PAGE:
Search Results for: publishing

Blogs and social media: publishing #blogversational posts direct to the SocMed

blogs,business,writing,social media,#blogversationIn true #blogversational spirit, several of the main social media platforms now allow you to post blogs directly on there and bypass your own site altogether. So how do you benefit from this #blogversational but all the same rather nebulous option?

(For a list of the top 10 most helpful articles on blogging for business as chosen by our readers, click here)

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Book publishing: forget those dishonest gimmicks and grow a real, ‘organic’ bestseller

HTWB HLJB no 1Intro by Suze: I have written before about book authors who contact everyone they know and offer everything short of a brand new car for free provided that you buy their new book at a certain time on a certain date. The objective is to take advantage of Amazon’s sales ranking system.

With those carrots being dangled, [Read more…]

Book publishing in 2013: easy, worthless, or worth it?

Book publishing in 2013: easy, worthless, or worth it?

Book publishing in 2013:
easy, worthless, or worth it?

Recently I responded to a question on LinkedIn about the state of book publishing right now and my own predictions for the future – I thought you might find my response helpful…

Everywhere you look there are book coaches and publishing mentors and writing experts screaming at people to write a book, because it’s so easy to do that these days and to be seen as a “published author” gives you kudos and credibility etc. etc.

Of course the very fact that it’s so easy to self-publish these days means that your having published a book, far from giving you brownie points in your customers’ and prospects’ eyes, currently means three-fifths of diddly squat.

And because the conventional trade publishers are now crapping themselves over new technology and clustering their corporate selves together like iron filings to a magnet, you need to be Pippa Middleton or someone having sold millions of badly-written erotic eNovels before they’ll take you on.

So where next?

I think we may be looking at two clichés here:

1) The 80-20 rule applies

2) What goes up must come down

1) This 80-20 prediction refers to the content of published books now and in the near future rather than the means of delivery to the reader, on which I comment below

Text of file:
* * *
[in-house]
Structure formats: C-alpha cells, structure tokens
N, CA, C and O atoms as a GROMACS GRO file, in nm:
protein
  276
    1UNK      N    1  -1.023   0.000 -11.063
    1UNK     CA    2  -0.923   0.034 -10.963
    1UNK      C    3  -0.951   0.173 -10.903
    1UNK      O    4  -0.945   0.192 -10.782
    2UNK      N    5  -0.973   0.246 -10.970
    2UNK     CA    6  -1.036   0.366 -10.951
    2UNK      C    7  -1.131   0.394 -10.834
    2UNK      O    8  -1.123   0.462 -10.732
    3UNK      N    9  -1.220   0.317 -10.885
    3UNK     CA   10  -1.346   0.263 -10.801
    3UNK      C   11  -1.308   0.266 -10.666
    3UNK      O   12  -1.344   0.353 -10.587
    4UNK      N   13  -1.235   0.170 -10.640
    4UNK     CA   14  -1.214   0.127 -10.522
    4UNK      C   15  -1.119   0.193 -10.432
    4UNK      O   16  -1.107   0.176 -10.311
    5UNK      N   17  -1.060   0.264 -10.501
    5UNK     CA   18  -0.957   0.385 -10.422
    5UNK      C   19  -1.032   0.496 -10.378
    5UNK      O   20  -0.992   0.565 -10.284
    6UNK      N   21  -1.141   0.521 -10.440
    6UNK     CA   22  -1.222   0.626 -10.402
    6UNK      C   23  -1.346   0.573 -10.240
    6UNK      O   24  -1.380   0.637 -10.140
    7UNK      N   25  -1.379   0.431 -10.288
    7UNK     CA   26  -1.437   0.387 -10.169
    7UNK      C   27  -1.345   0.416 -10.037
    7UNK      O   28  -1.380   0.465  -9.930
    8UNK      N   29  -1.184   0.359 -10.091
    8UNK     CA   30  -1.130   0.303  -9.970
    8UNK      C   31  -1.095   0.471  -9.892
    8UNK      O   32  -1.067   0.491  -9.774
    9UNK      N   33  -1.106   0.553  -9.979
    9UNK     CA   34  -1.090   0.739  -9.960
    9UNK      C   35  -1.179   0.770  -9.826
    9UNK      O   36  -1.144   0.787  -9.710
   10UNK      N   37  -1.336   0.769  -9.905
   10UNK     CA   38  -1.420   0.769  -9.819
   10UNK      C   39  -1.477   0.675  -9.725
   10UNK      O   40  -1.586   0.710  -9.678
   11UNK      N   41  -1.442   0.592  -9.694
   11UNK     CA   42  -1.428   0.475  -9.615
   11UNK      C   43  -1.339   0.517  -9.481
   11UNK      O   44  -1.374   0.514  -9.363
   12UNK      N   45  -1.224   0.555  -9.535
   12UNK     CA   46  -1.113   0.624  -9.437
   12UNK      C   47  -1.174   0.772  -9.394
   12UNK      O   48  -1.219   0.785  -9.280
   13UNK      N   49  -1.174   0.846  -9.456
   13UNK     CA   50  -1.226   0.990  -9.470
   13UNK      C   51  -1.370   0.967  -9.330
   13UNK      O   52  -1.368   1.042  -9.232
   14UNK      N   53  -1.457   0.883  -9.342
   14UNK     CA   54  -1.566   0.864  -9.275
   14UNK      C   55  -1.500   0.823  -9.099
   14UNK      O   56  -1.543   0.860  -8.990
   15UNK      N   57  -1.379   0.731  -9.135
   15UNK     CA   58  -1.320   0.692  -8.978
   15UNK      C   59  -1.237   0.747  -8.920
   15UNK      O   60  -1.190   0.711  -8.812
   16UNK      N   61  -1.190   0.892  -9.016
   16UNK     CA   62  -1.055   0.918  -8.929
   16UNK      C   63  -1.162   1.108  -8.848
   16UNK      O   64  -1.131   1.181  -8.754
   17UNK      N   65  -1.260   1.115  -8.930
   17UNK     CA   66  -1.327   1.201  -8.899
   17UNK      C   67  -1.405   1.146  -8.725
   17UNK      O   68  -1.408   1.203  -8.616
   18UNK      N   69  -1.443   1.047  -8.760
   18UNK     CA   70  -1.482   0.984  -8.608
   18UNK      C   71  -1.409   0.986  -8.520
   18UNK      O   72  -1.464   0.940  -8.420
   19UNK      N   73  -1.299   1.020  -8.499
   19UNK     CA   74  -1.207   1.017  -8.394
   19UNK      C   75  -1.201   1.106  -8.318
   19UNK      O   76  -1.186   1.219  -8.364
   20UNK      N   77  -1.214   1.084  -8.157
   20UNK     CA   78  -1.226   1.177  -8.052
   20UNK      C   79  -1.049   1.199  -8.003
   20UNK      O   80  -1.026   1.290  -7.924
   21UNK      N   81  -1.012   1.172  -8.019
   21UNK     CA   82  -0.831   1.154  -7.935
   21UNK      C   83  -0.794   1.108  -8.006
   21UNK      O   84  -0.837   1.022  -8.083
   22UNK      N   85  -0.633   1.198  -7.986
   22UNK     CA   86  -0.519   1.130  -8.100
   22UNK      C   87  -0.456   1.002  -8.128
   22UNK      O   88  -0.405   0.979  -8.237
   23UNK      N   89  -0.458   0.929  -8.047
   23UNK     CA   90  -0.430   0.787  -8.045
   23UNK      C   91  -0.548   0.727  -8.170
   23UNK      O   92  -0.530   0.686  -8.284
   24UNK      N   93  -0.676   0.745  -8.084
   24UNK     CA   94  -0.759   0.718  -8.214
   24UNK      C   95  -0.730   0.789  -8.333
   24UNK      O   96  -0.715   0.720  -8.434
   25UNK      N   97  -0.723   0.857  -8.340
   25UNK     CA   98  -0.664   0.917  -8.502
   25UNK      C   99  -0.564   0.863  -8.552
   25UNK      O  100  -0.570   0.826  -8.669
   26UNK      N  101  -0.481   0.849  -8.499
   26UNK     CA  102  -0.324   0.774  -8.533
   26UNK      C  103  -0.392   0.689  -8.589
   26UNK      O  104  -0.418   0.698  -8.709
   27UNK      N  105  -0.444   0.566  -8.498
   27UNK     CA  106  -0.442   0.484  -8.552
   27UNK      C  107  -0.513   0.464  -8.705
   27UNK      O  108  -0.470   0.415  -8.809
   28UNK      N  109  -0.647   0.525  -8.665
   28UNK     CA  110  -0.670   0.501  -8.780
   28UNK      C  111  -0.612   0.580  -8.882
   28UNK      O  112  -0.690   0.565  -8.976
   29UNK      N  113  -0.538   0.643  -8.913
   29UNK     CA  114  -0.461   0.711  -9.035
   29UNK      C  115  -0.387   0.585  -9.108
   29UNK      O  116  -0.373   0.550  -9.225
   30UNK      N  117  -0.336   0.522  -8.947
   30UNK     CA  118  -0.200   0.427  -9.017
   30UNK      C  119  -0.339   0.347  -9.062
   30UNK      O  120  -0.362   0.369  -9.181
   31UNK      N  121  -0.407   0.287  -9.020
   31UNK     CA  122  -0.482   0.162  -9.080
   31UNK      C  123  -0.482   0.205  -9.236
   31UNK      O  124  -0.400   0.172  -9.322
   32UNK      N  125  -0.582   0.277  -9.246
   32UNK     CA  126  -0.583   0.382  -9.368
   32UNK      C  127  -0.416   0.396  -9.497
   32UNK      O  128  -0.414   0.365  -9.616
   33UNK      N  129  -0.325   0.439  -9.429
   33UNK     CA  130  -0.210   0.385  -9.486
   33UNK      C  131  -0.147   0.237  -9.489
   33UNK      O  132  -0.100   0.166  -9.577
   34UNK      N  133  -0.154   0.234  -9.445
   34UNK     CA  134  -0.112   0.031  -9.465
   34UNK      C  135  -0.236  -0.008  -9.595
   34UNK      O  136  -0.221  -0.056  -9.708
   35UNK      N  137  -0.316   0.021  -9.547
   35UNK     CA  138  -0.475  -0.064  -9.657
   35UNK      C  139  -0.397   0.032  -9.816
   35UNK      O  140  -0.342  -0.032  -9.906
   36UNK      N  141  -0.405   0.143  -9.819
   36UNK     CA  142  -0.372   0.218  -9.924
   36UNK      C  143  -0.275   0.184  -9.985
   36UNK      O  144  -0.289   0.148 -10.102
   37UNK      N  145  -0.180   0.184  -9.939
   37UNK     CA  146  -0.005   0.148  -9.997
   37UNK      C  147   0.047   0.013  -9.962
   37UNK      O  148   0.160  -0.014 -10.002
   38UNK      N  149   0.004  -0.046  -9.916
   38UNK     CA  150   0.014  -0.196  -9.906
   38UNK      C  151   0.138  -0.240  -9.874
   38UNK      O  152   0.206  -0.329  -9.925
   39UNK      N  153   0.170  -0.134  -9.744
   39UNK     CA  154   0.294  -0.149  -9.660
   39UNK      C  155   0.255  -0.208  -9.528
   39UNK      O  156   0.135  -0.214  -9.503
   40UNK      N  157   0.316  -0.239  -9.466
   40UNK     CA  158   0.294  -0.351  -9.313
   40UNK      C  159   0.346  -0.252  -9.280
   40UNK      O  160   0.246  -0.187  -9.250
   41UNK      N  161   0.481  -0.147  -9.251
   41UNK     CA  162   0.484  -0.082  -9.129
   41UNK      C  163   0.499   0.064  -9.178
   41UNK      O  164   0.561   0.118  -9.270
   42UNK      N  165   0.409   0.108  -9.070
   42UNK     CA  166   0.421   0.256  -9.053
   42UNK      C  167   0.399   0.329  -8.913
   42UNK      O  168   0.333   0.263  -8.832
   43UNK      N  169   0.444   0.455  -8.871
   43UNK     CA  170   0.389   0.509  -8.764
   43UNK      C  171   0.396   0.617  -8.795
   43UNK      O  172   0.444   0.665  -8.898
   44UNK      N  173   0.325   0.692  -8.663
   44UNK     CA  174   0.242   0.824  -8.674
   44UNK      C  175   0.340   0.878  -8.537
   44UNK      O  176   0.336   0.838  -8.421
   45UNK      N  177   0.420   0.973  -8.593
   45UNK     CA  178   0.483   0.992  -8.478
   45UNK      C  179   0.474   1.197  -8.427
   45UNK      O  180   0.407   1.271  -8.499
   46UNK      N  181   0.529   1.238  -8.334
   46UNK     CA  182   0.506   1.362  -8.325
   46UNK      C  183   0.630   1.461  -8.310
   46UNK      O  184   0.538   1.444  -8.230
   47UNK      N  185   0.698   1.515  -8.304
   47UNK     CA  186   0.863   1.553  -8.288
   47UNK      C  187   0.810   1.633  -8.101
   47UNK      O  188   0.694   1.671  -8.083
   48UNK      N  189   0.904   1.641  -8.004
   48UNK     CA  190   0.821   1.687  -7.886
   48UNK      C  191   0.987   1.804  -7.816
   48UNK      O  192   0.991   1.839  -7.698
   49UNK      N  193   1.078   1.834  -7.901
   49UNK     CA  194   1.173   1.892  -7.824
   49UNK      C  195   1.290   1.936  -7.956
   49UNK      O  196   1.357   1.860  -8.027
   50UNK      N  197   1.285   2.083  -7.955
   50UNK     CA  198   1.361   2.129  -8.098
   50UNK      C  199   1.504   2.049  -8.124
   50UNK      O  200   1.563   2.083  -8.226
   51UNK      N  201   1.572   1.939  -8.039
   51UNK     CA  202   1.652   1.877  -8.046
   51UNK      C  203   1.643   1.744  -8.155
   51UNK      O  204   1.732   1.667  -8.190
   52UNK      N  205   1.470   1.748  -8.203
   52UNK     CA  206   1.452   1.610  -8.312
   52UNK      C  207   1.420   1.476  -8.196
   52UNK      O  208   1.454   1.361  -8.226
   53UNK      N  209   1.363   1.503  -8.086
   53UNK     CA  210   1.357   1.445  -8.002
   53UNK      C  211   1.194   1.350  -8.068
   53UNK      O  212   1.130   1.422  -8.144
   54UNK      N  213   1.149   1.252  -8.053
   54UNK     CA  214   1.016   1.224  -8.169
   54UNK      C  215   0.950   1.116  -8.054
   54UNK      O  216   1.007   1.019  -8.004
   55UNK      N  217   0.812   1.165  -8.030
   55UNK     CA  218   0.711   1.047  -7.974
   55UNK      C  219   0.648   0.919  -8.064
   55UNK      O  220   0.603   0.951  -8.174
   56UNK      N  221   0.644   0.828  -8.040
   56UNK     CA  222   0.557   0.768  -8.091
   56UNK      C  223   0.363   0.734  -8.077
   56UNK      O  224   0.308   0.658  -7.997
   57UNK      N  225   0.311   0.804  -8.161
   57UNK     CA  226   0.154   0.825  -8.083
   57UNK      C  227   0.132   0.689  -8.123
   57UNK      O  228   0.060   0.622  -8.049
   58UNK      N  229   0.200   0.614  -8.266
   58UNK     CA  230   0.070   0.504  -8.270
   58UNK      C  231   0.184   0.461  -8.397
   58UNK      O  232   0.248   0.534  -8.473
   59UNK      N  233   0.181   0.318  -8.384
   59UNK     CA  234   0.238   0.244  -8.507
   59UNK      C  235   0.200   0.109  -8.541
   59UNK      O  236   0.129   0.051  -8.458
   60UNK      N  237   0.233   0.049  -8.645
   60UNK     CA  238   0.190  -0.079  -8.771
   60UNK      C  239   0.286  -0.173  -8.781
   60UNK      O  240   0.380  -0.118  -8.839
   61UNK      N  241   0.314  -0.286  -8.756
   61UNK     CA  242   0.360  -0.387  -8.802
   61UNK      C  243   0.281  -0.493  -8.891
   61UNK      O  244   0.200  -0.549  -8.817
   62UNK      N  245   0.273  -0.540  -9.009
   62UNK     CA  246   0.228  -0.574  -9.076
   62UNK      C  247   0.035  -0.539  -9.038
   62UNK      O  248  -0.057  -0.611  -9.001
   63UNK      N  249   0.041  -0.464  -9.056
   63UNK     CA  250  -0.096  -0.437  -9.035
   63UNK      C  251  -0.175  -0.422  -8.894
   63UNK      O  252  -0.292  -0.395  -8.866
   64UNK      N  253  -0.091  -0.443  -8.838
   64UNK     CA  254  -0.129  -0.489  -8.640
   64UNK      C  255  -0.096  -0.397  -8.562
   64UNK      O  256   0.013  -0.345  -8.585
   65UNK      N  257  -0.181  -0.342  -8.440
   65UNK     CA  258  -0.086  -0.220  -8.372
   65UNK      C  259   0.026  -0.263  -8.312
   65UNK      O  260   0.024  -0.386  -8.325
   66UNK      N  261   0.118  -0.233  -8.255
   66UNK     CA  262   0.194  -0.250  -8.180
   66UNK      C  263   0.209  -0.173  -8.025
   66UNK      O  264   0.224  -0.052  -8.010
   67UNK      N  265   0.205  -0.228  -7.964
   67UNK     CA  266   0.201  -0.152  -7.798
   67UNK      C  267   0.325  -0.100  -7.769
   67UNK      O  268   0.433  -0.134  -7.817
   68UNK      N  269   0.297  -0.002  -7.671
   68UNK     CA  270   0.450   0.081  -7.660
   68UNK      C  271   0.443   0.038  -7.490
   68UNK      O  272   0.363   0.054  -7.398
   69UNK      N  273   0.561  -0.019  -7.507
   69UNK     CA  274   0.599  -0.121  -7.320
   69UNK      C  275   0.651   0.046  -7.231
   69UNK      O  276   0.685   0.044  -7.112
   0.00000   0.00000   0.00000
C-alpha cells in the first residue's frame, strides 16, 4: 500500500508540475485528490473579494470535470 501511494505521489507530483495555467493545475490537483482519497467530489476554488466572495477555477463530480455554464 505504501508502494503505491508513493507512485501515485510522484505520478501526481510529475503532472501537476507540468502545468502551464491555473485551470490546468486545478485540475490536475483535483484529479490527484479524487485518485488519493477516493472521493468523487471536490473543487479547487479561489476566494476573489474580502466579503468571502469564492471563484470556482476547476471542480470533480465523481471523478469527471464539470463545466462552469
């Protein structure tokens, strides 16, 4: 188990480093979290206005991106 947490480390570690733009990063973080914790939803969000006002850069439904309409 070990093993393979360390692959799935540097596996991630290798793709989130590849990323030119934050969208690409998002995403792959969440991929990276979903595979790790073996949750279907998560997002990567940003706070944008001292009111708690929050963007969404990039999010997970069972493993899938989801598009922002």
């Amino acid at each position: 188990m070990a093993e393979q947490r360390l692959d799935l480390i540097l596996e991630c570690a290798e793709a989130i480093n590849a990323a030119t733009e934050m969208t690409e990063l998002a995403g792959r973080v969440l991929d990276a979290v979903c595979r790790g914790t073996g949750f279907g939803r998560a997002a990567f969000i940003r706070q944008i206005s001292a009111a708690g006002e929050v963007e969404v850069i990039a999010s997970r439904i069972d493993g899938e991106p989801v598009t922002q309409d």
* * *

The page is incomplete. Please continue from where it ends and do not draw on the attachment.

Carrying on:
As with many other things, the Great Reading Public will decide. Authors who choose to throw their (self- or trade-) published books to the ravening wolves will soon find out if readers are interested in them. Chances are 20 percent of new books (if that) will attract attention, and 80 percent (or more) will sink out of sight.

In the 20 percent bracket we assume that the authors know how to market their books, whether they have self-published or been trade-published. Conventional trade publishers tell all authors that they will market their books; unless the author is a household name, they don’t. If you’re an also-ran author you’re lucky if you get a mention on the publisher’s website, a spot on their backlist a bit later, and a wrongly-spelled ePressRelease sent to a list of the wrong journalists.

In the 80 percent (or more) of the nonfiction books bracket we’re looking at titles that – essentially – were solutions looking for problems. That’s the most basic and most destructive reason why a nonfiction book doesn’t sell; it doesn’t make potential readers instantly snap it up in order to assuage their long-standing psychological, business, personal or other problems.

Good, inviting and compelling titles/sub-titles help, but of course everyone who writes a self-help, business or other similar book puts endless magic into their titles and blurbs.

Where I feel is the only way to rise above this obvious advertising trap is to show your book manuscript before publication to a number of people (not just your friends) and ask them to write a short, sincere appraisal. Then use that to endorse your book. It’s not much, but it does help. Nowadays, Peer Review really does matter and make a substantial difference.

2) What goes up must come down: once the initial adrenalin rush of current publishing calms down, I think we will be left with the same media we use now in one of three forms – a) eBooks, b) print books and c) audio books